BuddhismBuddhism began near Benares in India around the fifth century BC. The founder was Siddhartha Gautama, who achieved a state of enlightenment and the title of Buddha ('awakened one'). It is a path of spiritual self-development and does not believe in a God. It spread throughout Asia, forming a number of different schools, and over the last century or so has been growing in the West. There are about 360 million Buddhists around the world; 152,000 in the UK; and 1,900 in Greater Nottingham.
Early HistorySiddhartha Gautama was a prince with a sheltered, comfortable life. On a trip to the city at the age of 29 he saw a sick person, an old man, a corpse and a serene holy man. He resolved to understand suffering and find a way to end it, and spent six years trying all sorts of demanding spiritual practices. Eventually he chose a Middle Way between self indulgence and self-denial, and his determined meditation allowed him to break through to a new understanding. He gathered disciples and travelled to pass on what he'd learned.
Religious Scriptures and SymbolsAlthough the Buddha is revered, he is not worshipped: he is a guide to the teachings. Different schools have their own scriptures, but most accept the Pali language canon, also known as the Tripitaka, collecting material from the Buddha and his disciples. Many schools have vast collections of other sutras, writings around a particular theme. Buildings for devotion are known as temples or, simply, centres. Common symbols are the Buddha image and the eight-spoked wheel, representing the Eightfold Path of right conduct.
What do Buddhists believe?Buddhists talk about 'going for refuge' to the Three Jewels: the Buddha, the dharma (teachings) and the sangha (community). One can learn the teachings, but they're only truly understood through an experience of 'awakening' where one sees into the ultimate nature of existence and responds with compassion for all beings. The core of the dharma is the Four Noble Truths. The first is the idea of duhka,'unsatisfactoriness': life is accompanied by imperfection, impermanence and suffering. Second, the origin of duhka is desire and attachment. Third, this craving can be quenched and transcended, leading to a state called nirvana where one is free from impulses like greed and hatred. Fourth, the way of life that can lead one toward this is the Noble Eightfold Path: right understanding, right intention, right speech, right action, right livelihood, right effort, right mindfulness and right concentration.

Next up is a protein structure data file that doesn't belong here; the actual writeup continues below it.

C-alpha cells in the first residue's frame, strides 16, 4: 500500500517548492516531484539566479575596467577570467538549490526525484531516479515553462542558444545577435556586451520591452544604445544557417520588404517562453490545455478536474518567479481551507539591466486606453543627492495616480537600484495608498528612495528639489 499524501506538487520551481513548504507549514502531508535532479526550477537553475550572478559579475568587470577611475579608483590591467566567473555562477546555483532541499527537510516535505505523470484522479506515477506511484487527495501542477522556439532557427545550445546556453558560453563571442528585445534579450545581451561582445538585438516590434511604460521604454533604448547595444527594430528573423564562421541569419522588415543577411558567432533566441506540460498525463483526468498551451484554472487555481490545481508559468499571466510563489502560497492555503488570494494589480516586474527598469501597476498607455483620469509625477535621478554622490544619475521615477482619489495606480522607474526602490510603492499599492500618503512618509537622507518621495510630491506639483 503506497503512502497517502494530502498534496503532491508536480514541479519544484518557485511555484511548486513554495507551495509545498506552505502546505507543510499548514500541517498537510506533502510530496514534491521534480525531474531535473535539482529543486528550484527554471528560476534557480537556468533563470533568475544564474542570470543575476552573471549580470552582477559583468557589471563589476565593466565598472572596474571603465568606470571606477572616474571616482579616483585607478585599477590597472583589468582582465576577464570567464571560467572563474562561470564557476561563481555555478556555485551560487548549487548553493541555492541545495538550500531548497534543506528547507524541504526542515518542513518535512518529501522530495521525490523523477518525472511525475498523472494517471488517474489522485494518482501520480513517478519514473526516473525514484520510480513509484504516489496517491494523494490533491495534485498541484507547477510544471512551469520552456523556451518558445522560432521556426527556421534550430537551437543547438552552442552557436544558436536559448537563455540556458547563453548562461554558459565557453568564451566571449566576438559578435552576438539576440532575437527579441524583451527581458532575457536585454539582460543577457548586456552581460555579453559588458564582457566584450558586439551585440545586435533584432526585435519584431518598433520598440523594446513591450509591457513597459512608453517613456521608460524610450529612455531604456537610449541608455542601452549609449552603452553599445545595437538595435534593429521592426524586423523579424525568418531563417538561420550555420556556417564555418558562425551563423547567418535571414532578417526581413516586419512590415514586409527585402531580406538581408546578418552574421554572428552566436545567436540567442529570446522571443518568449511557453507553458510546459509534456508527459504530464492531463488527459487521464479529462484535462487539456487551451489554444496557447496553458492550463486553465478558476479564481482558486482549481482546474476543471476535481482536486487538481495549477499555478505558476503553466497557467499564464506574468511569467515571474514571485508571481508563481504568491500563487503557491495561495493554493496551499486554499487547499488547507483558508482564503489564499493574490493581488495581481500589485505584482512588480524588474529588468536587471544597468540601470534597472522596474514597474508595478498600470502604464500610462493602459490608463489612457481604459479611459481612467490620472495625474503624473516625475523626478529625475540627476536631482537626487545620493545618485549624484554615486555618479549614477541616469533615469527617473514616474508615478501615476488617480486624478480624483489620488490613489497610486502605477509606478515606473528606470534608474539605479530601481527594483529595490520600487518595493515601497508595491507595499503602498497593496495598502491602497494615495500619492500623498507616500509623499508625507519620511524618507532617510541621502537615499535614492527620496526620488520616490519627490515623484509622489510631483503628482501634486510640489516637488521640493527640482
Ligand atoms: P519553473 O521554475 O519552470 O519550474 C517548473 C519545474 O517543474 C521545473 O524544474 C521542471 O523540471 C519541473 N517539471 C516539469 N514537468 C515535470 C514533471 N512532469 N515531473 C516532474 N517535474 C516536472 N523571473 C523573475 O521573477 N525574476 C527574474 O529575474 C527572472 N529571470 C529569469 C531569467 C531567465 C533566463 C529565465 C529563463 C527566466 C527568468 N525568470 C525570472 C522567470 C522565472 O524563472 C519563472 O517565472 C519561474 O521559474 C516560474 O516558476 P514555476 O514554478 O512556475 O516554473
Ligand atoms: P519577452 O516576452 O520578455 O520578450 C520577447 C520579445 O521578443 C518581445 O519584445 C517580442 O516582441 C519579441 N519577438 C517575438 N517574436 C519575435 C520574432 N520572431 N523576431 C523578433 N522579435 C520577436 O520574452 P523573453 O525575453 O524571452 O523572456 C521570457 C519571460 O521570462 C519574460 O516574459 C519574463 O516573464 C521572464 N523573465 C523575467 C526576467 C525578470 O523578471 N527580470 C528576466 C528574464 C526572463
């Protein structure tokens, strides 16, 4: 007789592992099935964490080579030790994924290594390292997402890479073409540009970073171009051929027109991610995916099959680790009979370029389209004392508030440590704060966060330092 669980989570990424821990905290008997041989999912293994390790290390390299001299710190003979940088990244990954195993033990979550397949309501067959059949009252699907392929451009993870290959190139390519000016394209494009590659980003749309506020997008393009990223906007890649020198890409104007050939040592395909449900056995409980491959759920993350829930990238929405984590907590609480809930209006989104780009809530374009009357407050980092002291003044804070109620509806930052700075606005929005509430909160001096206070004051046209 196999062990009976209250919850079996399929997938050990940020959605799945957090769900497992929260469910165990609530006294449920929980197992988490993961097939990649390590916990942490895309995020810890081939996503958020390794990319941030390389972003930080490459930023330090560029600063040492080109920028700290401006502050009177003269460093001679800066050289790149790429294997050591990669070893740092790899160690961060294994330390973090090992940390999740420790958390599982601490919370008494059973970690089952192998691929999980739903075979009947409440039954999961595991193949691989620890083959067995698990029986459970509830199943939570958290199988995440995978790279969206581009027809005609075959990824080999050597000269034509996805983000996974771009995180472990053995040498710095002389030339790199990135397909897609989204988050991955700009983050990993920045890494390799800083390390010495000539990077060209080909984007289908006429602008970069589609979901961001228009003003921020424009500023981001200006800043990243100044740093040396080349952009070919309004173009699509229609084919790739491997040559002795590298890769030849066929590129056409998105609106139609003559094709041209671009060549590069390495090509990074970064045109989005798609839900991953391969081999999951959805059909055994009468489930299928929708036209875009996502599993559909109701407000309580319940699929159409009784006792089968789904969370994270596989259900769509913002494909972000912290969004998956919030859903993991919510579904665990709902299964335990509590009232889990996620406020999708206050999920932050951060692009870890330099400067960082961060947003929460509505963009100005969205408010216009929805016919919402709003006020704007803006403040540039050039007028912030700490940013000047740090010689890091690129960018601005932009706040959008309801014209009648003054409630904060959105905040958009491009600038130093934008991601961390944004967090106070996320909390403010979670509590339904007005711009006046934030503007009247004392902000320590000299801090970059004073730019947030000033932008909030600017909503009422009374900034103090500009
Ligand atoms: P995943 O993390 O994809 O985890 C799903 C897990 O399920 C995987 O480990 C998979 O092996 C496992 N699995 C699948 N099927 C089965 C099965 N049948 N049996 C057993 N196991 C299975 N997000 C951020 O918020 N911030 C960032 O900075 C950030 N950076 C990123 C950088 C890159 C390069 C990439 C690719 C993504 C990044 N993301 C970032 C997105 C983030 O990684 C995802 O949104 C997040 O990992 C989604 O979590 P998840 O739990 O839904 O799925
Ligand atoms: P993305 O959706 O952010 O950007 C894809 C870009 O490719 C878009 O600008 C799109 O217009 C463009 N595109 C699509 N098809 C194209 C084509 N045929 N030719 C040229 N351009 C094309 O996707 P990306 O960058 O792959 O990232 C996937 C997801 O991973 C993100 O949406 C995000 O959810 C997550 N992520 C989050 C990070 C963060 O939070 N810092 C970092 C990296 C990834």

There is no permanent, immortal soul. We are collections of ever-changing elements like feelings and perceptions. After death, these elements are reborn into a new life, according to the good and bad deeds of past lives. The Buddhist desires to escape from this wheel of birth and death.
Buddhists are expected to behave according to the Five Precepts, refraining from harming living beings, taking what is not given, sexual misconduct, harmful speech and substances that cloud the mind. There are two main branches of Buddhism. Theravada focuses on the historical Buddha, the Tripitaka and achieving nirvana for oneself. It is found mainly in south Asia. Mahayana regards the Buddha as a divine being with many different forms, accepts other sutras, and its ideal is the Bodhisattva, one who postpones their final nirvana to work for the enlightenment of all. It is mainly found in north Asia, and includes Pure Land Buddhism, Tibetan Buddhism and Zen (known as Ch'an in China). The Western Buddhist Order is a new movement drawing on all the traditions of Eastern Buddhism while engaging with modern Western culture.